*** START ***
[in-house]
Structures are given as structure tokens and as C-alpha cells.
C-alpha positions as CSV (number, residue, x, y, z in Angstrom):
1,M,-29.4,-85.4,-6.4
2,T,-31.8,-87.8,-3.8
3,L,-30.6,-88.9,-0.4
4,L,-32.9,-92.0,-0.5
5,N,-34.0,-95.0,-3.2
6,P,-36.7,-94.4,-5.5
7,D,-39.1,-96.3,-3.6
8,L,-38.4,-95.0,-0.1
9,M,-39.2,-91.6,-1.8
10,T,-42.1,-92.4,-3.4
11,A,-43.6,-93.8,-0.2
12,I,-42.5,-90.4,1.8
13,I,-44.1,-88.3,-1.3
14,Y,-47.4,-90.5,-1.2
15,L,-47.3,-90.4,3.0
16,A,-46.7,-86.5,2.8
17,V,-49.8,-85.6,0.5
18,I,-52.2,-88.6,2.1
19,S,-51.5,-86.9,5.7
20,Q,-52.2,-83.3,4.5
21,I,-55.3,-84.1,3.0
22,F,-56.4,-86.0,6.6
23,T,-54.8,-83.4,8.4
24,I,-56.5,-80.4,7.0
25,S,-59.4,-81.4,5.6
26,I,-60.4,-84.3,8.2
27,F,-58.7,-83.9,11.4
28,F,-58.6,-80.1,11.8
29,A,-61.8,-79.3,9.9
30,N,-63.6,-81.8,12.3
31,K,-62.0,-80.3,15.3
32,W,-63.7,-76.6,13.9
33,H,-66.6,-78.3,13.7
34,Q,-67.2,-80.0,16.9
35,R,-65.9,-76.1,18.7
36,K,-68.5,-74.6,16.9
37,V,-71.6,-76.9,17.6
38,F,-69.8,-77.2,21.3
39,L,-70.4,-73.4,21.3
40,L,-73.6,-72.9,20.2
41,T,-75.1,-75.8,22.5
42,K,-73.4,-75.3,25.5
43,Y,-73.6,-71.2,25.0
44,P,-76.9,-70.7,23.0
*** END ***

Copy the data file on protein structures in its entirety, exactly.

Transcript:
[in-house]
Structures are given as structure tokens and as C-alpha cells.
C-alpha positions as CSV (number, residue, x, y, z in Angstrom):
1,M,-29.4,-85.4,-6.4
2,T,-31.8,-87.8,-3.8
3,L,-30.6,-88.9,-0.4
4,L,-32.9,-92.0,-0.5
5,N,-34.0,-95.0,-3.2
6,P,-36.7,-94.4,-5.5
7,D,-39.1,-96.3,-3.6
8,L,-38.4,-95.0,-0.1
9,M,-39.2,-91.6,-1.8
10,T,-42.1,-92.4,-3.4
11,A,-43.6,-93.8,-0.2
12,I,-42.5,-90.4,1.8
13,I,-44.1,-88.3,-1.3
14,Y,-47.4,-90.5,-1.2
15,L,-47.3,-90.4,3.0
16,A,-46.7,-86.5,2.8
17,V,-49.8,-85.6,0.5
18,I,-52.2,-88.6,2.1
19,S,-51.5,-86.9,5.7
20,Q,-52.2,-83.3,4.5
21,I,-55.3,-84.1,3.0
22,F,-56.4,-86.0,6.6
23,T,-54.8,-83.4,8.4
24,I,-56.5,-80.4,7.0
25,S,-59.4,-81.4,5.6
26,I,-60.4,-84.3,8.2
27,F,-58.7,-83.9,11.4
28,F,-58.6,-80.1,11.8
29,A,-61.8,-79.3,9.9
30,N,-63.6,-81.8,12.3
31,K,-62.0,-80.3,15.3
32,W,-63.7,-76.6,13.9
33,H,-66.6,-78.3,13.7
34,Q,-67.2,-80.0,16.9
35,R,-65.9,-76.1,18.7
36,K,-68.5,-74.6,16.9
37,V,-71.6,-76.9,17.6
38,F,-69.8,-77.2,21.3
39,L,-70.4,-73.4,21.3
40,L,-73.6,-72.9,20.2
41,T,-75.1,-75.8,22.5
42,K,-73.4,-75.3,25.5
43,Y,-73.6,-71.2,25.0
44,P,-76.9,-70.7,23.0